Not only is Sir Antonio Pappano a marvellous conductor but with his frequent and invariably cogent introductory talks that accompany opera streaming to cinemas worldwide and his series of television programmes he is becoming known to a whole new audience. Owing to this international exposure I can see him becoming as influential as Leonard Bernstein was for his television broadcasts in the States in the 1950s and 1960s.
I know that Pappano programmes a wide range of music in his concert programmes but with his Italian heritage the music of Italian opera represent lifeblood running through his veins. It’s especially appropriate that he has released this recording as music director of his Orchestra of the Accademia Nazionale di Santa Cecilia. In 2010 he demonstrated his innate grasp of Rossini with a well received series of concert performances of Guillaume Tell
(in French) with the self-same orchestra playing in the Sala Santa Cecilia, Rome. This was recorded by EMI Classics and issued in an 3 disc set (review
Richard Osborne’s biography of Rossini credits the composer with thirty-five operas. It was Guillaume Tell
in 1829 that marked the end of Rossini’s career as an opera composer although he was to live for another forty years. Here on Warner Classics we have seven overtures presented in chronological order including the less often encountered Le siège de Corinthe
. It's rather surprising that the much loved overtures La Gazza Ladra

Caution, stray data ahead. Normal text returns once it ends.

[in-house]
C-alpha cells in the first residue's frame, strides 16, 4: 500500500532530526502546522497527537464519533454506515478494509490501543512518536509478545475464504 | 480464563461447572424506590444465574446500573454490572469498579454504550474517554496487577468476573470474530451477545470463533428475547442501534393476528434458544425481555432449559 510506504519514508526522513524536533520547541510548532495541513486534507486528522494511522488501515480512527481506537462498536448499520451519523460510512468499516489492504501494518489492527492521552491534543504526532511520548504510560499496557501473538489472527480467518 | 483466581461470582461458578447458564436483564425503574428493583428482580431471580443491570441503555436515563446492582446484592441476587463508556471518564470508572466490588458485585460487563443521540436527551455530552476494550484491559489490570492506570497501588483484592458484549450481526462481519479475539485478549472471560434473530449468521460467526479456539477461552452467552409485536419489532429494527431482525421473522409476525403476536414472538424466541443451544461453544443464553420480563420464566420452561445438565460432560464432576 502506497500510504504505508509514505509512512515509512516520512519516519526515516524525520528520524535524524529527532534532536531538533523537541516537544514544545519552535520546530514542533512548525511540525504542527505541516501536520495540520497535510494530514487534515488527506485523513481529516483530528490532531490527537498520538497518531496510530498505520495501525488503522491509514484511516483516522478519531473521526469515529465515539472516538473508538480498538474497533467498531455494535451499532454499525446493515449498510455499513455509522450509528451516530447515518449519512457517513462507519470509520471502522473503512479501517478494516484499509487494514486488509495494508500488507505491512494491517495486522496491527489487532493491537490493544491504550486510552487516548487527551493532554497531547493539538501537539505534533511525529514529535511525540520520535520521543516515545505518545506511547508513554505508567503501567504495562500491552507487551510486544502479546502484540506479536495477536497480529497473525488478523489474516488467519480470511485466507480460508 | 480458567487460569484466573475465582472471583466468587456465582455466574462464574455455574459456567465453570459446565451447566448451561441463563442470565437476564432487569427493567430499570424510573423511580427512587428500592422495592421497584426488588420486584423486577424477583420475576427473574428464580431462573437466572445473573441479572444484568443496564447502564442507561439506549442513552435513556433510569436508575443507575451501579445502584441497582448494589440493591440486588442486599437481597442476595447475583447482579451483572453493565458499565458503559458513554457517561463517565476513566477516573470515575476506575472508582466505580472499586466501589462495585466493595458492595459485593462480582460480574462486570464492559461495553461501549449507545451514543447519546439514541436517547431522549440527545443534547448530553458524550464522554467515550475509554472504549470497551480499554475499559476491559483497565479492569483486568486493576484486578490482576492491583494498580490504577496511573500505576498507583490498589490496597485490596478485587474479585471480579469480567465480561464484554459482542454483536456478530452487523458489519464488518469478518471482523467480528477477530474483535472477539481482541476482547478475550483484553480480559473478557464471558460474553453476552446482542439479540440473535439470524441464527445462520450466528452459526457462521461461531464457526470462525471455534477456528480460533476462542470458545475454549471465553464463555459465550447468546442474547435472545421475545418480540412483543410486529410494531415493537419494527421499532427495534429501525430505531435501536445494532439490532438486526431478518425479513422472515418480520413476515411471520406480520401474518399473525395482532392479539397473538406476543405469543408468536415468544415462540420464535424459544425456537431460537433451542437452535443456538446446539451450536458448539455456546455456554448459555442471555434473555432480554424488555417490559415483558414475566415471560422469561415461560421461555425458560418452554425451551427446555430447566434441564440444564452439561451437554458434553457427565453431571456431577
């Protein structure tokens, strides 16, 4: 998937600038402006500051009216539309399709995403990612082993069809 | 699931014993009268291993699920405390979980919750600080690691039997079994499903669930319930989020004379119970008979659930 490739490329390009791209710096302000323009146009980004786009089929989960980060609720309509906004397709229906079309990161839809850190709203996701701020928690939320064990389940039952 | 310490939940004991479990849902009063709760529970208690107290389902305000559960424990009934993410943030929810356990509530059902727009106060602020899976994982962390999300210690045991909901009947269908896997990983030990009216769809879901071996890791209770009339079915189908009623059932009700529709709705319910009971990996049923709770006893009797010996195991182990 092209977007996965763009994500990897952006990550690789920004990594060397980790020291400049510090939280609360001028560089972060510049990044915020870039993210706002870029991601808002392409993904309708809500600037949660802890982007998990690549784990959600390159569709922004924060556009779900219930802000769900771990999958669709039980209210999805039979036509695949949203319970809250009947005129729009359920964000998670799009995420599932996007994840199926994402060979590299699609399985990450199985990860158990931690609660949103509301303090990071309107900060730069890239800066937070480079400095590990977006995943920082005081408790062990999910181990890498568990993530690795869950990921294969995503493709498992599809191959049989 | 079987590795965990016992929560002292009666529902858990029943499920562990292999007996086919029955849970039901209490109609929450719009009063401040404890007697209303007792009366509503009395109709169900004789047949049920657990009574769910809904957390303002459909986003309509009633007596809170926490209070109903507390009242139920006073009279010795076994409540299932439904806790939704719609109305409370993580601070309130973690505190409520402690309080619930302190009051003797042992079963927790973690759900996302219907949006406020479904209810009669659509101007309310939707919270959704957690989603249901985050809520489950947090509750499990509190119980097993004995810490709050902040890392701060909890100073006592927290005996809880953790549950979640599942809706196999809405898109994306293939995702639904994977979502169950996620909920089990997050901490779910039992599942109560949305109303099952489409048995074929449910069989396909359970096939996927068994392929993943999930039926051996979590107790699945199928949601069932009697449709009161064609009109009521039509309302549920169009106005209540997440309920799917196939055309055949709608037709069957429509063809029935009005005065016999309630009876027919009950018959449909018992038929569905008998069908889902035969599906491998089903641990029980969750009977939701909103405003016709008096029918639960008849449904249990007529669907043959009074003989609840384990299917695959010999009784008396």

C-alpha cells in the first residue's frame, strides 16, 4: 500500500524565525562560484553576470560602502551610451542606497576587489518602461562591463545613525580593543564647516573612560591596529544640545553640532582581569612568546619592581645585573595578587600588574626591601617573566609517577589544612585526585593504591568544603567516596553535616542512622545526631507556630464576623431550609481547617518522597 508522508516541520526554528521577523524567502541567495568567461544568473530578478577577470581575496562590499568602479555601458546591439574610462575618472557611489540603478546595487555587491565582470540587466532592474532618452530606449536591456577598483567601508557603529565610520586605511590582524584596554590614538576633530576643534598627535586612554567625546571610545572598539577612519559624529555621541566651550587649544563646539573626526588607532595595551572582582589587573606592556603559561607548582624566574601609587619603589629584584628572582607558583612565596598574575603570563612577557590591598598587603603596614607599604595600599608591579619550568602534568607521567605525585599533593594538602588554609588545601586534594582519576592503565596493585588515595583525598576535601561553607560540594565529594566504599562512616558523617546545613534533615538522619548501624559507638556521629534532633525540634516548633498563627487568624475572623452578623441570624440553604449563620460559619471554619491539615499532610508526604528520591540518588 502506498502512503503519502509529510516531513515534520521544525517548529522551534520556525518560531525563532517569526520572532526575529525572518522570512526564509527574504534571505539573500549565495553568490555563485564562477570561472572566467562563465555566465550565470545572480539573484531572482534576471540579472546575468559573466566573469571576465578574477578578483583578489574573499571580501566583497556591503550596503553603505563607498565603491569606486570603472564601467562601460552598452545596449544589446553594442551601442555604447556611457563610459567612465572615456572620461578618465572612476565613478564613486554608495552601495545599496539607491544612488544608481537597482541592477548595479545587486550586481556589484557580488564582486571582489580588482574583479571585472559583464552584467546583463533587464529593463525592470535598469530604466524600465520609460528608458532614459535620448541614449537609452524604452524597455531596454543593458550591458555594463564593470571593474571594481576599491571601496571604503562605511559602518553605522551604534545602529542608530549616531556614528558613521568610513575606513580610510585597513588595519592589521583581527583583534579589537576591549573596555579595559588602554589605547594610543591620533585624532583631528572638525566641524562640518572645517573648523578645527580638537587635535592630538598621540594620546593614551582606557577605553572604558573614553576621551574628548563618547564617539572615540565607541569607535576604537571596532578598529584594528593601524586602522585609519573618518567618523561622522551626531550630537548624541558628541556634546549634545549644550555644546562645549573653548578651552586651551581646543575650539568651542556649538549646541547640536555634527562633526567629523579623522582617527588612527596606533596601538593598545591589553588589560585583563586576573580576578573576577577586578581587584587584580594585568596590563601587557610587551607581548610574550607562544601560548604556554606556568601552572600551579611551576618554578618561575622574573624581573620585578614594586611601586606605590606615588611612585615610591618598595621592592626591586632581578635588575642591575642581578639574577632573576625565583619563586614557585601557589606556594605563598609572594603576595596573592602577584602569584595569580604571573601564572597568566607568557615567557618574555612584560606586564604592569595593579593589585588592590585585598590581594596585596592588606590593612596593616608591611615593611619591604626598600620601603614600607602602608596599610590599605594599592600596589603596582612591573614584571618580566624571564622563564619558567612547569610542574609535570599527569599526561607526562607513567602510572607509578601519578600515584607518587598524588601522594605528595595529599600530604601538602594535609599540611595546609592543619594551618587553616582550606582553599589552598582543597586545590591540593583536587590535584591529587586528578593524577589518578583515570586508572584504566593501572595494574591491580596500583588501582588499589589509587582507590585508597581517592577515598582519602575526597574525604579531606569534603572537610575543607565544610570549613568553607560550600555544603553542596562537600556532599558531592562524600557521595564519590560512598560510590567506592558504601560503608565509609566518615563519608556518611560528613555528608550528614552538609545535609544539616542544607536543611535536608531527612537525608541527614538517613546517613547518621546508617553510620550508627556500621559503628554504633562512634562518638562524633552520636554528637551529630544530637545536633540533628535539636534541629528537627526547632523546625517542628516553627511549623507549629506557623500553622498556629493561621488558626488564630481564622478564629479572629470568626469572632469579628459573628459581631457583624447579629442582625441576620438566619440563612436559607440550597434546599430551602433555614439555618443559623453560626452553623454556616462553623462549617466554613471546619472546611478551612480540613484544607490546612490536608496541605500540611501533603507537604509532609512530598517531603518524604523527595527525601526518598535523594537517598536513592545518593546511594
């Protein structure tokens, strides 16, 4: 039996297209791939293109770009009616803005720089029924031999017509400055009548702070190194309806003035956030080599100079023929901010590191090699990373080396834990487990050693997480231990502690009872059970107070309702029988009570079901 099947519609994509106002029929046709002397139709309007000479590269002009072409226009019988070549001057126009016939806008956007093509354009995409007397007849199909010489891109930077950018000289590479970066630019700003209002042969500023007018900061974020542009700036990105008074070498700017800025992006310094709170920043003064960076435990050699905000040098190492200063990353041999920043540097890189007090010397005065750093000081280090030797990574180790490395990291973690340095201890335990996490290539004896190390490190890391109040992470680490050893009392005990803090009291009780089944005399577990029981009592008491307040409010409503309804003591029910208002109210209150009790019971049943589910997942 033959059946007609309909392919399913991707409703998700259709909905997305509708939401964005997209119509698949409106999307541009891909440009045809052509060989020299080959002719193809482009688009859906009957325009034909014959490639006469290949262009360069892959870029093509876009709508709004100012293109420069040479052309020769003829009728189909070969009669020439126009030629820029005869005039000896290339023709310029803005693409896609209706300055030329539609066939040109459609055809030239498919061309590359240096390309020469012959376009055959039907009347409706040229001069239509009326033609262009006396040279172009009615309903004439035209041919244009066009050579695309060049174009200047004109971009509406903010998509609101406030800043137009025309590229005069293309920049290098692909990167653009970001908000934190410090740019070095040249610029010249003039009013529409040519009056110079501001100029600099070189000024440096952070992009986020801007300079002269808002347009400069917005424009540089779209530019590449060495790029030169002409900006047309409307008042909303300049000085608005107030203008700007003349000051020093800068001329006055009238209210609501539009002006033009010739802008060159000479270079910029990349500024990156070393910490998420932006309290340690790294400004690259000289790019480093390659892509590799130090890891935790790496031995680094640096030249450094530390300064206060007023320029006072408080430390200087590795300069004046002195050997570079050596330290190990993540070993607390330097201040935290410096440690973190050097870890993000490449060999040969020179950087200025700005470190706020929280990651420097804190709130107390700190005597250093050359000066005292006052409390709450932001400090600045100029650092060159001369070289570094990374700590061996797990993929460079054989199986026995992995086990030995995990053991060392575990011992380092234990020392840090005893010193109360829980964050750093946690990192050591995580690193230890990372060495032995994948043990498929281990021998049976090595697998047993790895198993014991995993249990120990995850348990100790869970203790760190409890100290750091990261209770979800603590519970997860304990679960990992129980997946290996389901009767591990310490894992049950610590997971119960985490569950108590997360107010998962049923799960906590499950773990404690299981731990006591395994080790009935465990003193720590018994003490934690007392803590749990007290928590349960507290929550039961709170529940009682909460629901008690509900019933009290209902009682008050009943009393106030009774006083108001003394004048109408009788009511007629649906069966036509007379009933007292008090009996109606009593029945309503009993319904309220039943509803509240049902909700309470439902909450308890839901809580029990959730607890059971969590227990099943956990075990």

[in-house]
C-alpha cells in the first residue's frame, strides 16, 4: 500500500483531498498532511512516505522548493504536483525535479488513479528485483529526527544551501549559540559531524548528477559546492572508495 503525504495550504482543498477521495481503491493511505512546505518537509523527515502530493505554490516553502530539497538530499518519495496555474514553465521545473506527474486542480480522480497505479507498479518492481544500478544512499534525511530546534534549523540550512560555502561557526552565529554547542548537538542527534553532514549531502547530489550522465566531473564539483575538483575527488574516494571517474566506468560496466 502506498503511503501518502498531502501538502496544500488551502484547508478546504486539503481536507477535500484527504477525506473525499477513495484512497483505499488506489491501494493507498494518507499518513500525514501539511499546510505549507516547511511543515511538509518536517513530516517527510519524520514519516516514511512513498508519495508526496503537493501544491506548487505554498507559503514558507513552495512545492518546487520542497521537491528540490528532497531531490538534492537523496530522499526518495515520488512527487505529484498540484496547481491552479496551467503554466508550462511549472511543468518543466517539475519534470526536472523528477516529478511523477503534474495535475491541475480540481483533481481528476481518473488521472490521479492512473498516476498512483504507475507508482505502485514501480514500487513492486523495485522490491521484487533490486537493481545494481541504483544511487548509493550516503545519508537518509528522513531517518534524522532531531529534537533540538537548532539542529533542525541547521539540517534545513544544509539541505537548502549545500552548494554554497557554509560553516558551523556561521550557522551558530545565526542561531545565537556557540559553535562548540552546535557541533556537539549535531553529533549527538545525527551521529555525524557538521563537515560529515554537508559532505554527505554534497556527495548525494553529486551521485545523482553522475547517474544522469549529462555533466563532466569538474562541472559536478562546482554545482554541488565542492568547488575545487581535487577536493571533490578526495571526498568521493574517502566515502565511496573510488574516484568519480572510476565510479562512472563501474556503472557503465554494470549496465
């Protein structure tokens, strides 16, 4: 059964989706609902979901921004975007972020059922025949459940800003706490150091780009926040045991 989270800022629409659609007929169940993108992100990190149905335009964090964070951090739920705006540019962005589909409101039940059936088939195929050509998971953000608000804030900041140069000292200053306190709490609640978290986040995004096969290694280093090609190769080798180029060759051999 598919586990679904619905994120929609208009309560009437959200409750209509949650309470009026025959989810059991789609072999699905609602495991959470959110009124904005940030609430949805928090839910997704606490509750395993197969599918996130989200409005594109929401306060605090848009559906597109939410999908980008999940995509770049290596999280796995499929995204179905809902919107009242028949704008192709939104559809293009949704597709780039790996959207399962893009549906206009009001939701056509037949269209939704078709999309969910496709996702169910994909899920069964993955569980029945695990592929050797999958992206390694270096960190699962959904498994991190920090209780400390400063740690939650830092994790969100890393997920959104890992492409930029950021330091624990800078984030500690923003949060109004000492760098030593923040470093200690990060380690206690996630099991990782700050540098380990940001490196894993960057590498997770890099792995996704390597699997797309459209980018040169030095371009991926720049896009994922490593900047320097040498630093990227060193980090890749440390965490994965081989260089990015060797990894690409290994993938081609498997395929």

and L'italiana in Algeri
are not included as this single disc has the space to have accommodated either.
This is fresh, alert and exuberant playing that conveys a strong sense of sheer enjoyment in these delightful overtures. My highlights are the enduringly popular Il Barbiere di Siviglia
especially effervescent and the charming La Cenerentola
which radiates joie de vivre
. At over twelve minutes the lengthy Semiramide
, so full of sprightly rhythms, is a joy to hear and one of the finest overtures ever written. Guillaume Tell
is riveting from start to finish. It is always a pleasure to hear the renowned cello solo in Guillaume Tell
especially when it is played as gloriously as it is here. Serving as a fill-up, the instrumental Andante e tema con variazioni
for wind quartet is a fascinating morsel showing another agreeable side of Rossini and it is splendidly played here by the section principals.
Recorded in Rome at various dates between 2008 and 2014 the sound quality is first rate and is especially clear and well balanced.